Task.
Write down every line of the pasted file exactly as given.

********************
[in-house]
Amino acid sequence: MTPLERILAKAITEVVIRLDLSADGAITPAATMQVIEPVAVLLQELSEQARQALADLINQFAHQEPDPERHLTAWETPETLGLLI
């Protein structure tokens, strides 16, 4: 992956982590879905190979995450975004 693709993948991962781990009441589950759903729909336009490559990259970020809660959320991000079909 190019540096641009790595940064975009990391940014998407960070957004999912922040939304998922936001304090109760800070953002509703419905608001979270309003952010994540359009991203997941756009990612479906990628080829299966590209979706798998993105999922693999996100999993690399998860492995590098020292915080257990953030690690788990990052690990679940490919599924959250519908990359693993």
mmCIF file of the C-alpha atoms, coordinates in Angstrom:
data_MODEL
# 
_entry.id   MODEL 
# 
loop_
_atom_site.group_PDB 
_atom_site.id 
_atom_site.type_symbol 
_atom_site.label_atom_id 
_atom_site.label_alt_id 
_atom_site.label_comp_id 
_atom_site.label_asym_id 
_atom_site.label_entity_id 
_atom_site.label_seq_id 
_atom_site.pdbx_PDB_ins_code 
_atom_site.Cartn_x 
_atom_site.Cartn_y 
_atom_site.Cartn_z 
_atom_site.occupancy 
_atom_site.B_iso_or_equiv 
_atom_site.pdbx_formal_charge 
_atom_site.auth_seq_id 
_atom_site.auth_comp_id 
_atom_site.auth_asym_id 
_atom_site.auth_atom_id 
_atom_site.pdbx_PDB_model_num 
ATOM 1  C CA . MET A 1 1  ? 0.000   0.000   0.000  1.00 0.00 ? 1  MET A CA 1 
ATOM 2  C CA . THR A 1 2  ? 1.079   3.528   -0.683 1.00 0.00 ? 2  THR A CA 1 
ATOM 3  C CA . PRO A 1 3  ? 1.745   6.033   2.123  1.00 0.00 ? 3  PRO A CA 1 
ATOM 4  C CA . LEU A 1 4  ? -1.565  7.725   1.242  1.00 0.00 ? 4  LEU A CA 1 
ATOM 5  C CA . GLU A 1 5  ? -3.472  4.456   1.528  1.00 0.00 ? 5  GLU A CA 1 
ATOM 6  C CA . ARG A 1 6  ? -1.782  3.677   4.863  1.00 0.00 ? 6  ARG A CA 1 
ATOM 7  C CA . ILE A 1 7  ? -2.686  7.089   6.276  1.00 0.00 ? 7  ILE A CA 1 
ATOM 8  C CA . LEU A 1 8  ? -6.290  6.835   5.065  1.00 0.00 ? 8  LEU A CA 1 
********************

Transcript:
[in-house]
Amino acid sequence: MTPLERILAKAITEVVIRLDLSADGAITPAATMQVIEPVAVLLQELSEQARQALADLINQFAHQEPDPERHLTAWETPETLGLLI
């Protein structure tokens, strides 16, 4: 992956982590879905190979995450975004 693709993948991962781990009441589950759903729909336009490559990259970020809660959320991000079909 190019540096641009790595940064975009990391940014998407960070957004999912922040939304998922936001304090109760800070953002509703419905608001979270309003952010994540359009991203997941756009990612479906990628080829299966590209979706798998993105999922693999996100999993690399998860492995590098020292915080257990953030690690788990990052690990679940490919599924959250519908990359693993």
mmCIF file of the C-alpha atoms, coordinates in Angstrom:
data_MODEL
# 
_entry.id   MODEL 
# 
loop_
_atom_site.group_PDB 
_atom_site.id 
_atom_site.type_symbol 
_atom_site.label_atom_id 
_atom_site.label_alt_id 
_atom_site.label_comp_id 
_atom_site.label_asym_id 
_atom_site.label_entity_id 
_atom_site.label_seq_id 
_atom_site.pdbx_PDB_ins_code 
_atom_site.Cartn_x 
_atom_site.Cartn_y 
_atom_site.Cartn_z 
_atom_site.occupancy 
_atom_site.B_iso_or_equiv 
_atom_site.pdbx_formal_charge 
_atom_site.auth_seq_id 
_atom_site.auth_comp_id 
_atom_site.auth_asym_id 
_atom_site.auth_atom_id 
_atom_site.pdbx_PDB_model_num 
ATOM 1  C CA . MET A 1 1  ? 0.000   0.000   0.000  1.00 0.00 ? 1  MET A CA 1 
ATOM 2  C CA . THR A 1 2  ? 1.079   3.528   -0.683 1.00 0.00 ? 2  THR A CA 1 
ATOM 3  C CA . PRO A 1 3  ? 1.745   6.033   2.123  1.00 0.00 ? 3  PRO A CA 1 
ATOM 4  C CA . LEU A 1 4  ? -1.565  7.725   1.242  1.00 0.00 ? 4  LEU A CA 1 
ATOM 5  C CA . GLU A 1 5  ? -3.472  4.456   1.528  1.00 0.00 ? 5  GLU A CA 1 
ATOM 6  C CA . ARG A 1 6  ? -1.782  3.677   4.863  1.00 0.00 ? 6  ARG A CA 1 
ATOM 7  C CA . ILE A 1 7  ? -2.686  7.089   6.276  1.00 0.00 ? 7  ILE A CA 1 
ATOM 8  C CA . LEU A 1 8  ? -6.290  6.835   5.065  1.00 0.00 ? 8  LEU A CA 1 